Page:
The art of wild plants

Before 2017, the last time I remember sitting down with a sketchpad and specifically drawing plants was on the Scilly Isles when I was about 11. We were on holiday on St Mary’s, marvelling at exotics like Datura, the strange new discovery of ‘Whistling Jacks’, the corn marigolds everywhere. I drew plant after plant, experimenting with pencil shading and watercolour paints, trying to shorten the gap between what I saw in real life and the picture that was appearing on the page.

Apart from dabbling in technical botanical drawing in sixth form, I hadn’t really made time for drawing since. So the challenge of producing the drawings for Botanical Tales was daunting.

Producing a book cover was definitely beyond my meagre drawing ability. What to do? One evening in Chagford during a Dartmoor Storytellers meeting, I mentioned that I needed to find an artist to help me with the book cover. A quiet chap in the corner, who often came along to the story nights, said, “I do that for a living….” and offered to help.

How lucky I was. David Wyatt’s cover illustrations have graced the work of Philip Pullman, Terry Pratchett, Diana Wynne Jones, Philip Reeve and many other fine authors. We met up in the Three Crowns and talked about options for the cover of Botanical Tales. I explained that I didn’t want anything twee or old-fashioned, not too ‘folky,’ and gave David a rough idea of some species to include – some from the stories, and some just because we could.

The result was stunning. David has done an incredible job with some very simple ideas. Here are bramble and ivy twining their way through the title, wild rose and bluebell. There’s rowan for protection, magic strawberries, flax from the Orkney story, and St John’s Wort to help banish Crooker. The cow-wheat along the Chagford footpaths makes an appearance, together with speedwell and quaking grass. This latter is one of my favorite British wild plants, back to that Buckinghamshire field when I was little, curious at this strange plant nodding its many heads in the breeze.

David has created his cover artwork magic using a slightly stylized approach, where proportions are distorted and seasons merge into one another. I find it a pleasingly dark image – can you see Lusmore’s foxgloves looming, triffid-like, in the background, and the dandelion down from Yallery Brown?

In addition to the cover, The History Press also asked me to produce a series of line drawings to be included with the text of the book. To be very honest, it was probably a combination of curiosity and pig-headedness that drove me to try drawing the pictures myself. The countryside around Chagford and Moretonhampstead was plundered for subjects, and photographs of plants from years past were consulted. My father, trained in architectural drawing, provided moral support and company. We sat in Mum’s garden last year for many happy silent hours, drawing and re-drawing and lamenting the structural complexity of cowslips and foxgloves.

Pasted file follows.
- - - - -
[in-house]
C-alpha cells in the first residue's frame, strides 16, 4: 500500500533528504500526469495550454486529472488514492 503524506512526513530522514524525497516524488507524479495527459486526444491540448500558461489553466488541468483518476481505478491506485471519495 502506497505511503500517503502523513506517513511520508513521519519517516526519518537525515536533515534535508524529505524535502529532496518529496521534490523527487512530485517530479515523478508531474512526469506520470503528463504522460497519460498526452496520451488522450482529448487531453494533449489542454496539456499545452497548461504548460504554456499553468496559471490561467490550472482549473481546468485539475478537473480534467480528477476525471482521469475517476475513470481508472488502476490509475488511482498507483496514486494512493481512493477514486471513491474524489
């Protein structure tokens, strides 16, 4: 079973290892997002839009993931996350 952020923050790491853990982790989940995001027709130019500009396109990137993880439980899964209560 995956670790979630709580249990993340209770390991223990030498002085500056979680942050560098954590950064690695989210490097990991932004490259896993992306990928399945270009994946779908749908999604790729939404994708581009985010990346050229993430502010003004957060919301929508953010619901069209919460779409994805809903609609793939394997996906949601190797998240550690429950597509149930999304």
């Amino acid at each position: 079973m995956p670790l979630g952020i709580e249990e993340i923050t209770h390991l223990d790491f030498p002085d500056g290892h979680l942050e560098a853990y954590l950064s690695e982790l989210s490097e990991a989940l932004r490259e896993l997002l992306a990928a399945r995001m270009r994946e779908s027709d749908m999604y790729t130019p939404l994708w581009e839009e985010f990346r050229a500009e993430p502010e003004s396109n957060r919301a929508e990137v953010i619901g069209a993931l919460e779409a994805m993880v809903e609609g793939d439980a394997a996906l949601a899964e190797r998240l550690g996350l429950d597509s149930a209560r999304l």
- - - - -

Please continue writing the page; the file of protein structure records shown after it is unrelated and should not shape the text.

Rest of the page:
The results are very simple drawings, some certainly better than others, but nonetheless I am quite proud of them in a small way. It’s been wonderful to re-discover drawing. The practice of drawing teaches many things, aside from focus and patience. Observing how a plant grows is one thing, but it’s quite another to understand it through drawing the lines and curves of the petals, the vein patterns on the leaves, the growth form and buds, the context where the plant meets the ground. It will be clear from the drawings inside the book that I have barely started…..

I can only admire the fluency of lines and the observation of shade and colour and character in the work of talented artists like David, and I am so grateful to him for doing such a good job with the cover of Botanical Tales.

But I would encourage anyone to try drawing plants for themselves, and just to experiment. There’s a different way here, without words, to discover the story of a plant – completely grounded in physical reality, and full of quiet wonder.

You can find out more about David Wyatt’s wonderful work on his website.

Order a copy of Botanical Folk Tales of Britain and Ireland directly from me here.

2 thoughts on “The art of wild plants

  1. Lisa, this is fantastic and your drawings are wonderful, I love the fact you were so determined to do them yourself. Yes the cover is superb and I guess will get the book sales itself. I really hope it does well. I certainly hope to get a copy and would love it signed hmm, hmm. Huge congratulations on this. I hope to that you get to do an audible of the book with your magnificent reading voice.

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